Student Success Story: Serena Seepersaud, Part Three
A Proud Guyanese Immigrant and First-generation Goodwin Inspiration
At nine years old, Serena Seepersaud assisted in all of her household appointments. Barely able to reach the welcome window, she waited in long lines, sat in reception room chairs, and with her feet dangling, filled out countless forms for her older family members. Born to settlers originally from Guyana, Serena scheduled arrangements, translated, and transcribed for those in her family who didn’t get the privilege to carry on their education.
Although English is the official language of Guyana, many families, like Serena’s, speak with heavy Guyanese-Creole inflections, and once they moved to America, they needed her help to get by. “It made me mature a lot,” Serena reflected. “I was scheduling my own doctor’s appointments before I was 10, and it taught me how to be more responsible.” Thankfully, Serena carried this positive outlook with her into later life, and her sense of accountability tiptoed into her academics.
Serena’s mother and paternal grandmother received elementary school educations. In her family, young girls were expected to receive their instruction in the home alongside cooking pots, cleaning supplies, and their mothers. Education was not a priority for young women, and male children were thought to “get more out of school” than their female siblings. In an effort to break the gender barriers, Serena’s paternal grandmother, a wise matriarch of her family, strongly encouraged all of her grandchildren to get a proper education.
Serena’s mother and grandmother both believed their lives were mapped out from the beginning. Without choices or opinions in the matter, it was thought that the natural roles they were born to fulfill were to be mothers who took care of their homes and catered to their husbands.
However, it was under Goodwin’s influence that Serena ultimately began to navigate her own journey, one that could alter the course of her family for generations to come. “It was always instilled in me to focus on my education if I wanted to be successful in life,” Serena explained. “My mom, my grandmother, and my aunts would never let me forget how important it is to do well in school. A huge thing that I never want to forget is how fortunate I am that I attended a magnet school in America because there are so many people who do not have the opportunity to get an education. I had such a positive experience and received a quality education that now I feel like I can do whatever I want in the world because I have such strong roots here.”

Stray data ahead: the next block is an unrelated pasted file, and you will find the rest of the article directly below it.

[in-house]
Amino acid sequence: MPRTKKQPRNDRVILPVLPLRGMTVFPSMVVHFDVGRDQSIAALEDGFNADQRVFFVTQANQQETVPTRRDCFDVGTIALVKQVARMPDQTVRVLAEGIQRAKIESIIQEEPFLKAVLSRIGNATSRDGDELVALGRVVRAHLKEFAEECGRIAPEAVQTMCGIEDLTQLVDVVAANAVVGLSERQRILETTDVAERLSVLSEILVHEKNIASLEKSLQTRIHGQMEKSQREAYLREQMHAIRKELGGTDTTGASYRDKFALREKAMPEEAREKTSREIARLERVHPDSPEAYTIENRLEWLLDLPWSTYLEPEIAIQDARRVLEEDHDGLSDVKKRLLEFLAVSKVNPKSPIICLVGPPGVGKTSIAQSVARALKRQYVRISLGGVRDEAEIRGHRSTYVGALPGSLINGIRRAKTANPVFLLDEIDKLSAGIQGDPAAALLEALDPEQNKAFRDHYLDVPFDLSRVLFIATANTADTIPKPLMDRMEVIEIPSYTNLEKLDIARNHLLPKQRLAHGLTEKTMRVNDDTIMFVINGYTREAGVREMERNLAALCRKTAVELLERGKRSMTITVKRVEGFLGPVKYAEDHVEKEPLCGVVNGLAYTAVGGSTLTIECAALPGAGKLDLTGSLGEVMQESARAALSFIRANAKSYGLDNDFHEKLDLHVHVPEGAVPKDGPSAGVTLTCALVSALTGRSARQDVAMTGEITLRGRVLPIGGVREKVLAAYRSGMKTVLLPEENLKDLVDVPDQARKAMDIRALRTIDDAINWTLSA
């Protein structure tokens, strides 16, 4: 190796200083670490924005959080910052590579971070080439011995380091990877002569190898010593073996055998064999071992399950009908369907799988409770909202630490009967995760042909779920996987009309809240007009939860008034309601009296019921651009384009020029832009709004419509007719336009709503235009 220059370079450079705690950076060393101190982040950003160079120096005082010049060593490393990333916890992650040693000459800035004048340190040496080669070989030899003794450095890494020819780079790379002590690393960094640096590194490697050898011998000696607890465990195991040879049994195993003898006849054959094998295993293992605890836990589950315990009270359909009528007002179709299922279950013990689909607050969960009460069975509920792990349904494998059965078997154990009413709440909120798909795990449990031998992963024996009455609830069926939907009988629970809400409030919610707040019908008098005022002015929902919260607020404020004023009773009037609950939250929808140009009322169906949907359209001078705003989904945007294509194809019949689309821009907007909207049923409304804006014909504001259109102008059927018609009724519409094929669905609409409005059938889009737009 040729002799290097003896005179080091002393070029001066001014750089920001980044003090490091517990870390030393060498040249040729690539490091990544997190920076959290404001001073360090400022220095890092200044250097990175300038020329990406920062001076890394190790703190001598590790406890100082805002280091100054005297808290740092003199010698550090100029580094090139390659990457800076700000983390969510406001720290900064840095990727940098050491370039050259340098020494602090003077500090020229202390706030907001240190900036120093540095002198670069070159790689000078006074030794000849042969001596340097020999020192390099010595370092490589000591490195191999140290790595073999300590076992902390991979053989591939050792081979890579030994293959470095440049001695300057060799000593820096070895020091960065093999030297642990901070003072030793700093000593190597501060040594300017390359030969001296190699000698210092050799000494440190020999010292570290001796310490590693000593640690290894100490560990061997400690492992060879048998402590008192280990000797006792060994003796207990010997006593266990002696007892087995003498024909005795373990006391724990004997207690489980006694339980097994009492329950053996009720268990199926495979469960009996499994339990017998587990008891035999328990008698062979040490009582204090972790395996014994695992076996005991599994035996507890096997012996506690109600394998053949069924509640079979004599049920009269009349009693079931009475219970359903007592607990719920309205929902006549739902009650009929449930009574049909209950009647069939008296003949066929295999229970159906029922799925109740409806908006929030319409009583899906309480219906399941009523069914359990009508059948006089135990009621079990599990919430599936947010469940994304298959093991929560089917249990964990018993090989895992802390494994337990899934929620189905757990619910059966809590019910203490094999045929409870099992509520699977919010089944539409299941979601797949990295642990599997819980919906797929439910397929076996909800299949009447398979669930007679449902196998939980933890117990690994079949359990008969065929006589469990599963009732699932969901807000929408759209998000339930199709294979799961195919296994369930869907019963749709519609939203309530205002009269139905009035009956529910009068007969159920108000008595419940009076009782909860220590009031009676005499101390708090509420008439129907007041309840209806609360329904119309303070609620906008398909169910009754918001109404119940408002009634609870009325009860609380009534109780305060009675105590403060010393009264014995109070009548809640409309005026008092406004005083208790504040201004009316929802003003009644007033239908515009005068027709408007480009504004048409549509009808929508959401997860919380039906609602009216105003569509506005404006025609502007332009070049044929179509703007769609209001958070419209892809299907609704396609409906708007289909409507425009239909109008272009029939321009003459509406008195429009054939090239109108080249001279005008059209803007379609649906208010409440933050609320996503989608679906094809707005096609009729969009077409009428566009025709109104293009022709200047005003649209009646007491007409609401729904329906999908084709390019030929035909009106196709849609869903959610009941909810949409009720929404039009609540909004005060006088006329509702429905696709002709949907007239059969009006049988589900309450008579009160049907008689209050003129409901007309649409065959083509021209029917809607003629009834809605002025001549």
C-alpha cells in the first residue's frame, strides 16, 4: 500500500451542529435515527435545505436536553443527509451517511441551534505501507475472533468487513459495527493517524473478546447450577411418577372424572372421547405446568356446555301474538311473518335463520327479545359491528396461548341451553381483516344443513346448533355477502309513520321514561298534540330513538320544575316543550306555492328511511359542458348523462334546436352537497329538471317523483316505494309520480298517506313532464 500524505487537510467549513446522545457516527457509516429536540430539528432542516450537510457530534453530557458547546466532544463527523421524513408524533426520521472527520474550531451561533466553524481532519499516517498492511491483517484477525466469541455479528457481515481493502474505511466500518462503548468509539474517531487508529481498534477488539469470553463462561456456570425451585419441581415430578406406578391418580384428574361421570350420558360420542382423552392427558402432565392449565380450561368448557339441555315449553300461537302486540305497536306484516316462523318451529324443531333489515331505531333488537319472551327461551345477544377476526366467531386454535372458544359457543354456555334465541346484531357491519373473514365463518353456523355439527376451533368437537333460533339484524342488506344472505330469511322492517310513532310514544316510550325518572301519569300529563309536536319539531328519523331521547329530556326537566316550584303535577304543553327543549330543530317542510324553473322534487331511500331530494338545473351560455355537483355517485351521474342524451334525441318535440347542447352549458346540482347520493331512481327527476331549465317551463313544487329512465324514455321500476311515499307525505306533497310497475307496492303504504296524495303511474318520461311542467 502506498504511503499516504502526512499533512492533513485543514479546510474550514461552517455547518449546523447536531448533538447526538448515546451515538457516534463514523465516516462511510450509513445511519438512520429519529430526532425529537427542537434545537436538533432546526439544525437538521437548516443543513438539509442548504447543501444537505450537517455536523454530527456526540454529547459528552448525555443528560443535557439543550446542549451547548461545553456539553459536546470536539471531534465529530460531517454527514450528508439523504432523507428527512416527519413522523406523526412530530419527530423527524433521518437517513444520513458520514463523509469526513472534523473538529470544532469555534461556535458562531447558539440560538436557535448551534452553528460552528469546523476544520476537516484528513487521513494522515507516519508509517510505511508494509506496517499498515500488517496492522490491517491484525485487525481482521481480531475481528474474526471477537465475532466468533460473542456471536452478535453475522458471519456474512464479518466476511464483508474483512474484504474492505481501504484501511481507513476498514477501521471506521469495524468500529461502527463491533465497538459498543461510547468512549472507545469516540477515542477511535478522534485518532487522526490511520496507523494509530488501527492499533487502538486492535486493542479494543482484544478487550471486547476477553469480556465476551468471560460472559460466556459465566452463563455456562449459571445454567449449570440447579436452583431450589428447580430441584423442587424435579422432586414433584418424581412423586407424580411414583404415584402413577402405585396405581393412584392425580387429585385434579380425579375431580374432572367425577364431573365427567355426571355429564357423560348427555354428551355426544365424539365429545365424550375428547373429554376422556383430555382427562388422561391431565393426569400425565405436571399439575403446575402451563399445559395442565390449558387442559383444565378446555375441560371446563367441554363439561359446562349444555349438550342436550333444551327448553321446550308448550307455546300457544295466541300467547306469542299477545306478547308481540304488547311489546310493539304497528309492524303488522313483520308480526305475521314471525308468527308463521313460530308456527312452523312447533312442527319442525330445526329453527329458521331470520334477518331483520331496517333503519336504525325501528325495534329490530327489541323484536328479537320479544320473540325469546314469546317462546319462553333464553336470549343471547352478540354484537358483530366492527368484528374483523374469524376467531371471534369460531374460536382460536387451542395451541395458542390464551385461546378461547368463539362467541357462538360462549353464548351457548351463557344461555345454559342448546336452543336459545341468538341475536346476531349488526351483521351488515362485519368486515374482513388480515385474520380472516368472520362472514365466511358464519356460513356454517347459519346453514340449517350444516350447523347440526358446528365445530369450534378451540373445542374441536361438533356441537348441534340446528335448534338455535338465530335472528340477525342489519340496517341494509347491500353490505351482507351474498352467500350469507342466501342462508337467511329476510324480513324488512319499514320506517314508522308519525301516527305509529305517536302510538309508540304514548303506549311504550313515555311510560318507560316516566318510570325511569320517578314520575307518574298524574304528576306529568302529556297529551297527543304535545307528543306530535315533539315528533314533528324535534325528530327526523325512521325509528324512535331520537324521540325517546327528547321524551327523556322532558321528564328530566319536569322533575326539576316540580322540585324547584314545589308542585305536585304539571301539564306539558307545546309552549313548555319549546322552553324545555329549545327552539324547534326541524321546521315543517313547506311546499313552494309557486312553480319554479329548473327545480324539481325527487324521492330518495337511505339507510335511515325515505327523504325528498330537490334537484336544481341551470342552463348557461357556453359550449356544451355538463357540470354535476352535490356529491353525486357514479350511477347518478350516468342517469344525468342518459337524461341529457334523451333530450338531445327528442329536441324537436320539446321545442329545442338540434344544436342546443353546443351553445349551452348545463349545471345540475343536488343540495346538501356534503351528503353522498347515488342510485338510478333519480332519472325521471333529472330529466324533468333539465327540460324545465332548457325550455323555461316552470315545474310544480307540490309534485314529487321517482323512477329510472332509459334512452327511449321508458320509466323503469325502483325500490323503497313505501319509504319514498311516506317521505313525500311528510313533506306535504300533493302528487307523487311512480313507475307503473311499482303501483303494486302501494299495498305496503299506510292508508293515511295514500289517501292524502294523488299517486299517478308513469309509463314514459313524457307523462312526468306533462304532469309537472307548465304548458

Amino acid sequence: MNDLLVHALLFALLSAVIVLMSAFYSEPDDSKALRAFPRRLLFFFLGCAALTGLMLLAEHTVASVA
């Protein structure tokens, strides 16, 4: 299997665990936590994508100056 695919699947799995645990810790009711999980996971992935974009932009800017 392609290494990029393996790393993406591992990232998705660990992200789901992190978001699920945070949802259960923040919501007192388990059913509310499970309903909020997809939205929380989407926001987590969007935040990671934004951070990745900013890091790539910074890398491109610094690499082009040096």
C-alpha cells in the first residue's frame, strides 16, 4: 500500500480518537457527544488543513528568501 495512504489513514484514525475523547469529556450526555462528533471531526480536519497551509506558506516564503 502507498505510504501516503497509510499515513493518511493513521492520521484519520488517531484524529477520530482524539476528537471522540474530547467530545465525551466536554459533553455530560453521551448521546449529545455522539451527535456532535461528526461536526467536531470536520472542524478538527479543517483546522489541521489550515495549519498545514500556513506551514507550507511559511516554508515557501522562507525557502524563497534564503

Serena’s family immigrated to the United States to ultimately better their lives, a common challenge that American-born and immigrant families alike can agree is no easy feat. “I think we all just have to remember that immigrants are human too,” Serena championed. “We go through the same struggles, we feel the same emotions, and we bleed the same color blood.”
In Latin, the motto of the United States “E pluribus unum,” means “out of many, one,” and is inscribed on the national seal as well as the seals of the president, the vice president, Congress, Senate, and the Supreme Court. Its meaning is routed in inspiring togetherness during trying times. The expression reminds Americans that Lady Liberty’s light shines on all residents regardless of how, or when, their American journey came to be. For Serena, that light is shining bright, illuminating her past and guiding her path forward— all the while making her family proud, whether in her home country of Guyana, her community at Connecticut River Academy, or her family here at Goodwin University.
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Goodwin University is a nonprofit institution of higher education and is accredited by the New England Commission of Higher Education (NECHE), formerly known as the New England Association of Schools and Colleges (NEASC). Goodwin University was founded in 1999, with the goal of serving a diverse student population with career-focused degree programs that lead to strong employment outcomes.